All of us know that smartphones have come a long way over the years, but the exact level of development can be difficult to appreciate. Gradual changes over generations of devices can be like measuring your growth as a kid, far too slow to notice without outside help.
Take a look back, however, and it’s possible to get a real appreciation of the distance travelled. For this reason, we’re going to be comparing the standard iPhone 1 to the base model iPhone 12. You might not realise it, but you’re living in the future, and we want to check out why.
As the single-most-important factor of a smartphone to relay information, it makes sense that the screen would be a primary area of technological evolution. At the time of the first iPhone, released in June of 2007, full touch-screen devices were still a novelty. The general idea before this was that phones would continue to get smaller, a concept which obviously failed the test of time.
In terms of direct viewing-space, the iPhone 1’s screen measured in at 90mm diagonally, at a resolution of 320×480 pixels, with 163 pixels per inch (PPI). The iPhone 12 offers a 150mm screen of a 2532×1170 resolution, at 460 PPI.
For the real numbers, this means that the original iPhone had only 5% of the pixels of the 12 model device. Coupled with an improvement of colour technologies, better backlighting, and a much faster refresh rate, and the difference is night and day. If any of you own an original model, turn it on and examine it today, note that’s not just system degradation showing, the original devices were really that much worse by comparison.
Processor and Storage Drive
On the hardware side of the equation, supporting new apps, higher resolutions, better frame-rates, and more instant controls has driven the development of much-improved storage and processing. Coming with 128 Mb of RAM, a 412 MHz processor, and a maximum of 16 GB of storage, the iPhone 1 was massively powerful for the time.
By comparison, the iPhone 12 comes with 4GB of much faster RAM, a six-core 2.99 GHz processor, and up to 256 Gb of storage. Combined with a powerful 4-core video processor, this means that the iPhone 12 can effectively manage better performance than dozens of iPhone 1 systems while consuming less power.
Benchmarks of systems as old as the iPhone 1 simply aren’t available, but for reference, we could look at the performance of much newer models. On the dedicated Geekbench benchmark of the iPhone 6, for example, a score of 556 was achieved. For the iPhone 12, this score was increased to 3,914. According to this trend, we’d be surprised if the iPhone 1 managed to crack the 100 point barrier.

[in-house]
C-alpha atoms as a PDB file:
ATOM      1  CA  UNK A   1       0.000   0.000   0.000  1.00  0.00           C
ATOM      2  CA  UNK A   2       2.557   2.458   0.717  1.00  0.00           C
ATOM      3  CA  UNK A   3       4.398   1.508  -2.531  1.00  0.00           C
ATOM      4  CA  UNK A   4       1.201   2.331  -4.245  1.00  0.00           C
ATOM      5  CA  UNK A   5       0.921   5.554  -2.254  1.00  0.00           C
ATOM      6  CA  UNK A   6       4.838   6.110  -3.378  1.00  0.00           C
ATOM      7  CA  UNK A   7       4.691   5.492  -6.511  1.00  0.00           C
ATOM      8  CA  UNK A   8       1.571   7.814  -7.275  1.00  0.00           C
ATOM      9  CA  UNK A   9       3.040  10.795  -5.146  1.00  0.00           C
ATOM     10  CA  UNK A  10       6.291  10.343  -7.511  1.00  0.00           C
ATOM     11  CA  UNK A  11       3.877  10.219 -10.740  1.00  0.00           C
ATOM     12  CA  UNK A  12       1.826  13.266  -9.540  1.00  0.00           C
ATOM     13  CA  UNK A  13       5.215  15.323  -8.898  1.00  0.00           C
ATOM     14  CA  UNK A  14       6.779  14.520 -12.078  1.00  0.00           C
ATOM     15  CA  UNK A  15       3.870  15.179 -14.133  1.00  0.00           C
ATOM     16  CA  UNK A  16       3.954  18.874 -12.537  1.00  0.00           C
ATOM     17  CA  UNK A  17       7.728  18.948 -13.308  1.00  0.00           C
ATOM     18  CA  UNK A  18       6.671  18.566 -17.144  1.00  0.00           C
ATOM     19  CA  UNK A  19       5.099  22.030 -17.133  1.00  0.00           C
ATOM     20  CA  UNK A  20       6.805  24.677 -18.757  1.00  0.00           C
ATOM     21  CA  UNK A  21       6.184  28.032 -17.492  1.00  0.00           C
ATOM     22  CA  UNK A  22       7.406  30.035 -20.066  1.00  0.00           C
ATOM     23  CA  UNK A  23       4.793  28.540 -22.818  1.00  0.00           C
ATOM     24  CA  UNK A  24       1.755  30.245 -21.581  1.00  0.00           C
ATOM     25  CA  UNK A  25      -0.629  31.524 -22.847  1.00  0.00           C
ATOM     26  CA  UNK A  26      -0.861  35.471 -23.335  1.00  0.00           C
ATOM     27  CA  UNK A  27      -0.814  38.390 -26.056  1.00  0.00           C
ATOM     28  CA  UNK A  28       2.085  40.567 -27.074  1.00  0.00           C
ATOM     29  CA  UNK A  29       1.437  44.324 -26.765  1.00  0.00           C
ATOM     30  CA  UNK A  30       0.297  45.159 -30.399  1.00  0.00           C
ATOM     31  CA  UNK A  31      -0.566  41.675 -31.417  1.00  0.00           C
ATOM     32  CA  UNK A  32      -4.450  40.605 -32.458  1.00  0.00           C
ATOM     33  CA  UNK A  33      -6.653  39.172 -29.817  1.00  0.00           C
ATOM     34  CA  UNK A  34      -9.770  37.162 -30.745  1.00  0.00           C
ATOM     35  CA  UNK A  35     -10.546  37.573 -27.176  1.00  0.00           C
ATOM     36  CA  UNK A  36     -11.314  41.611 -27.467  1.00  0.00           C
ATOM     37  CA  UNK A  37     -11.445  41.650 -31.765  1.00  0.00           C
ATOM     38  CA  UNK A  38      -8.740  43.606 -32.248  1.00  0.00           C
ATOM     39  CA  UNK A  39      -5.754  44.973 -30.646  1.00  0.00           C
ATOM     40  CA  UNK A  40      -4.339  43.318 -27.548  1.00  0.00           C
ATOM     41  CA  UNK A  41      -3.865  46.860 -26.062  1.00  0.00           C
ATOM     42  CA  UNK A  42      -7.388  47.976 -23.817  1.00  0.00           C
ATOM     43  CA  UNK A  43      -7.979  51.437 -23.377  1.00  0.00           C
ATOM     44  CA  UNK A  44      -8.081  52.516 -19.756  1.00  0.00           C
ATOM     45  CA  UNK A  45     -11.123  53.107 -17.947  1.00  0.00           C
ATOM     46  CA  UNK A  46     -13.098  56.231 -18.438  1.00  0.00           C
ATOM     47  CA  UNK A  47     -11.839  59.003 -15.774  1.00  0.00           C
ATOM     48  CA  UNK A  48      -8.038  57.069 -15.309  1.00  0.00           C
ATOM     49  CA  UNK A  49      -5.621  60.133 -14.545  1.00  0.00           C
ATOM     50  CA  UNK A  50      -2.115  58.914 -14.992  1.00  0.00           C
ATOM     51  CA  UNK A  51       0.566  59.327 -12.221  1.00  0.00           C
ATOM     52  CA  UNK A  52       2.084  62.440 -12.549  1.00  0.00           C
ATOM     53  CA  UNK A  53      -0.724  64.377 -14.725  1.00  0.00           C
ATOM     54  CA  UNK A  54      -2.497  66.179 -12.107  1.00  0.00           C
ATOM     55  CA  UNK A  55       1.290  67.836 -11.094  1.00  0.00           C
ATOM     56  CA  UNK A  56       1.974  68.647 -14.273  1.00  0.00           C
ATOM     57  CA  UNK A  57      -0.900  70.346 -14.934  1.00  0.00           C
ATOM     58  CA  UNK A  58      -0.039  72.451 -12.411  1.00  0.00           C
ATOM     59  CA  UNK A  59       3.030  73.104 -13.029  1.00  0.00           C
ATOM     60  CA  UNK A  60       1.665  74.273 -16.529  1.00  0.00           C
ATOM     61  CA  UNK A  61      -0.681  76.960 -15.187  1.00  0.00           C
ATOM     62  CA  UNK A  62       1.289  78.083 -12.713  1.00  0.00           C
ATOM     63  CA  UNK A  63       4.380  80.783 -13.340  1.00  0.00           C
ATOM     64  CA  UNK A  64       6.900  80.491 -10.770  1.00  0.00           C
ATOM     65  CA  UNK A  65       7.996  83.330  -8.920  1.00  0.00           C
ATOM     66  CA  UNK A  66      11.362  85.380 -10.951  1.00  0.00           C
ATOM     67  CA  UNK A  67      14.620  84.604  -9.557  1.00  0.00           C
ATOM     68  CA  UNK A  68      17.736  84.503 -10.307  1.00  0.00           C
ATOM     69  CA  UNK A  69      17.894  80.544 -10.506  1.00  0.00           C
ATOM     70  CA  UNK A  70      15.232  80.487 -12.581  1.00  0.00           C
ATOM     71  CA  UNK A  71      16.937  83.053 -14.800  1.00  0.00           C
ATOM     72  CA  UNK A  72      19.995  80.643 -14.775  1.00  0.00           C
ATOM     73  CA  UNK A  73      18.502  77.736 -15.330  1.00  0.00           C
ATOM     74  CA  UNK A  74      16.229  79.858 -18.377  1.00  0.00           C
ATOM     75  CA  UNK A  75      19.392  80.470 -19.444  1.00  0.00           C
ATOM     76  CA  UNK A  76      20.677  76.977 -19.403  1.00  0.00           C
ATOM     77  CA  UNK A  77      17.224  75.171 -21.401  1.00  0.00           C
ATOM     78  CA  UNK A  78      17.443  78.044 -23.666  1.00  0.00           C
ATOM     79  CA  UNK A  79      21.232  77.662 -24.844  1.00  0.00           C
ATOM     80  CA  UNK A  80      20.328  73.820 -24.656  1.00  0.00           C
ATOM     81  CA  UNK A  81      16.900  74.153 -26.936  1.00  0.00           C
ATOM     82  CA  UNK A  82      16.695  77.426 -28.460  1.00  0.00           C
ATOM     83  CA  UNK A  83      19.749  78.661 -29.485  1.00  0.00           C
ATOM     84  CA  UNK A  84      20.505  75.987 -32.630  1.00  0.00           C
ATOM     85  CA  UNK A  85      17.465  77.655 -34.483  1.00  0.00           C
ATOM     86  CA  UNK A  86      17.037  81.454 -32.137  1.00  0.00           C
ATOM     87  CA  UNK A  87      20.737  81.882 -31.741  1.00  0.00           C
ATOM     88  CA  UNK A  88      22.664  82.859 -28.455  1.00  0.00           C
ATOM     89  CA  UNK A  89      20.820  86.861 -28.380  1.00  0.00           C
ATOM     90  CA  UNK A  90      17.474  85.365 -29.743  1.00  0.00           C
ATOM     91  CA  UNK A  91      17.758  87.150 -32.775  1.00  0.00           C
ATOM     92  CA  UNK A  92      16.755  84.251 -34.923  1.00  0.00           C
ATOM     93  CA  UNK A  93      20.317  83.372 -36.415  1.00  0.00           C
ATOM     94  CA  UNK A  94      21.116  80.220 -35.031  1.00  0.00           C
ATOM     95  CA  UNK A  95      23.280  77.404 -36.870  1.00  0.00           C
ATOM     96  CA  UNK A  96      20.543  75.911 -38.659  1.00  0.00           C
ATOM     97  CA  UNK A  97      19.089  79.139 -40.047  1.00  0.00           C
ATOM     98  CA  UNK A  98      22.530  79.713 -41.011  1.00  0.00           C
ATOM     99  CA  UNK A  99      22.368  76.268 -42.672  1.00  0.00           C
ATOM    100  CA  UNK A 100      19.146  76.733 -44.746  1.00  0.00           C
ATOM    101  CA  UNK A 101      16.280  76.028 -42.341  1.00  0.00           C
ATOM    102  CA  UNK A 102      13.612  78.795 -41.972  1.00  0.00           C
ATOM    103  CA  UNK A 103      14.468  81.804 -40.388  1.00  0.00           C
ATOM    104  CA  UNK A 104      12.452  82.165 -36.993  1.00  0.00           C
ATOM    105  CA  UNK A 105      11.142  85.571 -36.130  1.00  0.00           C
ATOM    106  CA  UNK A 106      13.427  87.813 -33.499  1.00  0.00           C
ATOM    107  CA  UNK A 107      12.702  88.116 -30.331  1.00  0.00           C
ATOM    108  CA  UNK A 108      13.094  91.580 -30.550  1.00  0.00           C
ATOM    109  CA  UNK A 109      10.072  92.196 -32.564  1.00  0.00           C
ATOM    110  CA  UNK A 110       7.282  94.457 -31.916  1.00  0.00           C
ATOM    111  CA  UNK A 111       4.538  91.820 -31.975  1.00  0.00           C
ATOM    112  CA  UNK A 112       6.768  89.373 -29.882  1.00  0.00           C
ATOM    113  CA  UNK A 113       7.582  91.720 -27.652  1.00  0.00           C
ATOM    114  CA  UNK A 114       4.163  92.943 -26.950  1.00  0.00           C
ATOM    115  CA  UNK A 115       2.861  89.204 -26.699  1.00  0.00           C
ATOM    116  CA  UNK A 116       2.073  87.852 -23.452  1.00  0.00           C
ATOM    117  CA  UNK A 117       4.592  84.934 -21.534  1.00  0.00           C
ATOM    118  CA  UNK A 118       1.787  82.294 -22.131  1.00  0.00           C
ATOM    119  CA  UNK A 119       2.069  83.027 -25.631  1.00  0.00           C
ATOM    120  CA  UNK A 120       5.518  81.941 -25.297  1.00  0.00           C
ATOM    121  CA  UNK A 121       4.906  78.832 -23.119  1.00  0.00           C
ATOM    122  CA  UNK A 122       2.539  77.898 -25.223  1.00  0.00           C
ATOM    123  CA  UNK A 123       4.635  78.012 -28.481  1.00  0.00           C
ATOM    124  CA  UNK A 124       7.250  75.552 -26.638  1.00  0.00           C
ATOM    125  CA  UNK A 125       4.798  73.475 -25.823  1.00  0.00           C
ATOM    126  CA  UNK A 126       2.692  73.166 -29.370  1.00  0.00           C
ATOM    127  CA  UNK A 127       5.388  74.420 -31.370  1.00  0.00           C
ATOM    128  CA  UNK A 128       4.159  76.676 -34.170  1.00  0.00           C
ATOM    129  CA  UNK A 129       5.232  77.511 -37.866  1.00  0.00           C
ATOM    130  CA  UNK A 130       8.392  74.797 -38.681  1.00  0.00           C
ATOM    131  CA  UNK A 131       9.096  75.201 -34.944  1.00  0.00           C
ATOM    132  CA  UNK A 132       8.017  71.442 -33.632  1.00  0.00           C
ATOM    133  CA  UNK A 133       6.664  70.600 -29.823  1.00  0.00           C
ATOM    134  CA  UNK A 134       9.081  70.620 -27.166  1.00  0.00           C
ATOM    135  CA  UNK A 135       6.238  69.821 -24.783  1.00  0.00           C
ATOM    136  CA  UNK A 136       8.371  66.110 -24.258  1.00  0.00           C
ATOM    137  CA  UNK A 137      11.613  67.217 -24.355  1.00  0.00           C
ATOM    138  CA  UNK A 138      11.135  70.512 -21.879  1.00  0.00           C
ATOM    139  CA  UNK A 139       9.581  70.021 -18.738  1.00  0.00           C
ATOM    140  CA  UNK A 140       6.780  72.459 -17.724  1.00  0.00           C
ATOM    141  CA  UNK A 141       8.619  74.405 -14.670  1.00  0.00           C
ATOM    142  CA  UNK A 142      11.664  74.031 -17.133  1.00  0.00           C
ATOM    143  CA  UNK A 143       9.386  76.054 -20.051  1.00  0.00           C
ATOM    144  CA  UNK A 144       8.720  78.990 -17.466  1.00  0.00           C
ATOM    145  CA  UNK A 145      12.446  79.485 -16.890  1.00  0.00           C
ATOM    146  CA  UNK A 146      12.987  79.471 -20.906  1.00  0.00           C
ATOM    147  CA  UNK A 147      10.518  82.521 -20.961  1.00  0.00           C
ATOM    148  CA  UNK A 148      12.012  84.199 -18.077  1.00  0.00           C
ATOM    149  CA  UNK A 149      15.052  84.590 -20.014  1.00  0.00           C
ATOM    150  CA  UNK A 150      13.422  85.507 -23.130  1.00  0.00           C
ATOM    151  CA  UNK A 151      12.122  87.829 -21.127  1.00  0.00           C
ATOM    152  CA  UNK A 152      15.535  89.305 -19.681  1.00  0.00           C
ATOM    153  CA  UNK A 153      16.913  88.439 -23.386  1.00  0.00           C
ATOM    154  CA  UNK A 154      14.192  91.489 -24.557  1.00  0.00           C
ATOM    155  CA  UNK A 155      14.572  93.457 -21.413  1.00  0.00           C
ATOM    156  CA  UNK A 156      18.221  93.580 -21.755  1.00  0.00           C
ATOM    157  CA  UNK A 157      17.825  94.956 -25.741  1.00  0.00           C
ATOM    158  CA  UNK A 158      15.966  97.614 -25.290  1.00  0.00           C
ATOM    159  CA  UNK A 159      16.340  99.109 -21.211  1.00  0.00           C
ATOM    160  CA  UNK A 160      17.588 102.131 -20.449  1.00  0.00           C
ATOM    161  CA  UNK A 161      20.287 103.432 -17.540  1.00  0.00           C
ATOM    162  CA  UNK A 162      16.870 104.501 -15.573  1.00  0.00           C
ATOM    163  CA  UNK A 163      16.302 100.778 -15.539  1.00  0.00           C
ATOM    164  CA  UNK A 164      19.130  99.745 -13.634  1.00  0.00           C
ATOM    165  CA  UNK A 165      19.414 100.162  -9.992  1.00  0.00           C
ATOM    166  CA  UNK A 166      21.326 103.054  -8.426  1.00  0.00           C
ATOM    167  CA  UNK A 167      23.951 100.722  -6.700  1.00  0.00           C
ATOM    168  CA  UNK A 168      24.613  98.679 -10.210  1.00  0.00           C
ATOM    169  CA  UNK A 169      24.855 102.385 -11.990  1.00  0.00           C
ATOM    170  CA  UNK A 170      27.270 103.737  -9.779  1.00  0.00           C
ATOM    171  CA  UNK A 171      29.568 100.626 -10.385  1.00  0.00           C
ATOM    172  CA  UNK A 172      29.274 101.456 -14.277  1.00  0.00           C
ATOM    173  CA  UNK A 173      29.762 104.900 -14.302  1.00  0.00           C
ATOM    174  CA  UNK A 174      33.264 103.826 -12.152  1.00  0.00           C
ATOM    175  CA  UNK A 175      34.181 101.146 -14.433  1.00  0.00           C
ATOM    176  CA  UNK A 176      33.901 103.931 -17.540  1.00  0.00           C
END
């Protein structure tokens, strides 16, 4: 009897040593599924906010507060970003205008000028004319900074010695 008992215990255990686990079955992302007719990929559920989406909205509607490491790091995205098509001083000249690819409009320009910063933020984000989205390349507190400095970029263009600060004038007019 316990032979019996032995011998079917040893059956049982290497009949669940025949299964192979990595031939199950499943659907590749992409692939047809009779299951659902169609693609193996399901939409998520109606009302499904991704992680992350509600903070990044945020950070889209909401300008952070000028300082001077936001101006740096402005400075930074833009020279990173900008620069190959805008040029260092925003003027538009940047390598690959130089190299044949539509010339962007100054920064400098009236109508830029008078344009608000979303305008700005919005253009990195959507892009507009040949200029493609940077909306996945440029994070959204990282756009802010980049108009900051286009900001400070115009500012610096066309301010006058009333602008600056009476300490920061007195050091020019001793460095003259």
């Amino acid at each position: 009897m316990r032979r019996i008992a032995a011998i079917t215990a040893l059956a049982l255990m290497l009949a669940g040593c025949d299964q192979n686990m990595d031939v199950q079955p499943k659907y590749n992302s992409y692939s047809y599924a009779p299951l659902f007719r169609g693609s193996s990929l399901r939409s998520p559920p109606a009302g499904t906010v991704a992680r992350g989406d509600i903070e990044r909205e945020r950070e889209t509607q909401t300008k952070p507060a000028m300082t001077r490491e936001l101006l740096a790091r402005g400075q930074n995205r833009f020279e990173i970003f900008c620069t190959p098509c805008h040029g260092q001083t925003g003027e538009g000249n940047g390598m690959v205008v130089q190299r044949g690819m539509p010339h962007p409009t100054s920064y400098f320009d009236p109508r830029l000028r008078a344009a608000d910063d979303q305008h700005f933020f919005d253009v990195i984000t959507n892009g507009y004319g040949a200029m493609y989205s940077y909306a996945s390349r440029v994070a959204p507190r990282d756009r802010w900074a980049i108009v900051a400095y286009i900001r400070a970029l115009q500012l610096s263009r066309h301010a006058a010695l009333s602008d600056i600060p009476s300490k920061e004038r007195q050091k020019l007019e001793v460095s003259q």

All of the processing power in the world is useless without the apps to handle it, and that’s where software comes in. Long separate from their desktop and laptop cousins, smartphones have traditionally existed in a much more cultivated sphere. Getting a program working on an iPhone used to necessitate downloading an app, and while this is still the primary method of acquisition, it’s far from the only way forward on modern devices.
For the apps, maximum complexity was also hampered by a smaller app-store and the more limited operating systems. Starting with the iPhone OS 1.0, the iPhone 1 would have a maximum OS upgrade to OS 3.1.3. As for the store, that wouldn’t launch until 2008, with a total of 500 apps available.
For the iPhone 12, a basis of the iOS 14.1 operating system is the default. While it is likely this will be upgraded, to at least an eventual iOS 16, such a development is a few years off yet. In terms of the app store, the current iteration comes with around 1.85 million different downloads.
Aside from these areas, the other significant area of note comes from native web-based applications. Formerly confined by Flash, newer HTML5 technologies allow many systems and services right from the browser. Pay phone casino games are one of the more illustrative examples here, with the likes of slots, table games, and sport betting now possible right from a standard browser. With this taken into account, the total quantity of apps supported is likely many times what is offered by the app-store alone.
Appreciating What We Have
With the technology of today, so many of us have gotten used to the idea of instant gratification. We want our mobiles and apps to load instantly, where waiting for just a few seconds can get us frustrated. While this is only natural, it can pay to take a step back, and recall just how bad things used to be.
Today, the longest waits for apps average users will have on modern iPhones are around the shortest you could expect from the first-gen models. We’ve come a long way, and if we remember that, our experience with modern devices becomes infinitely more enjoyable. We know, it’s easier said than done, but it does make for some interesting food for thought.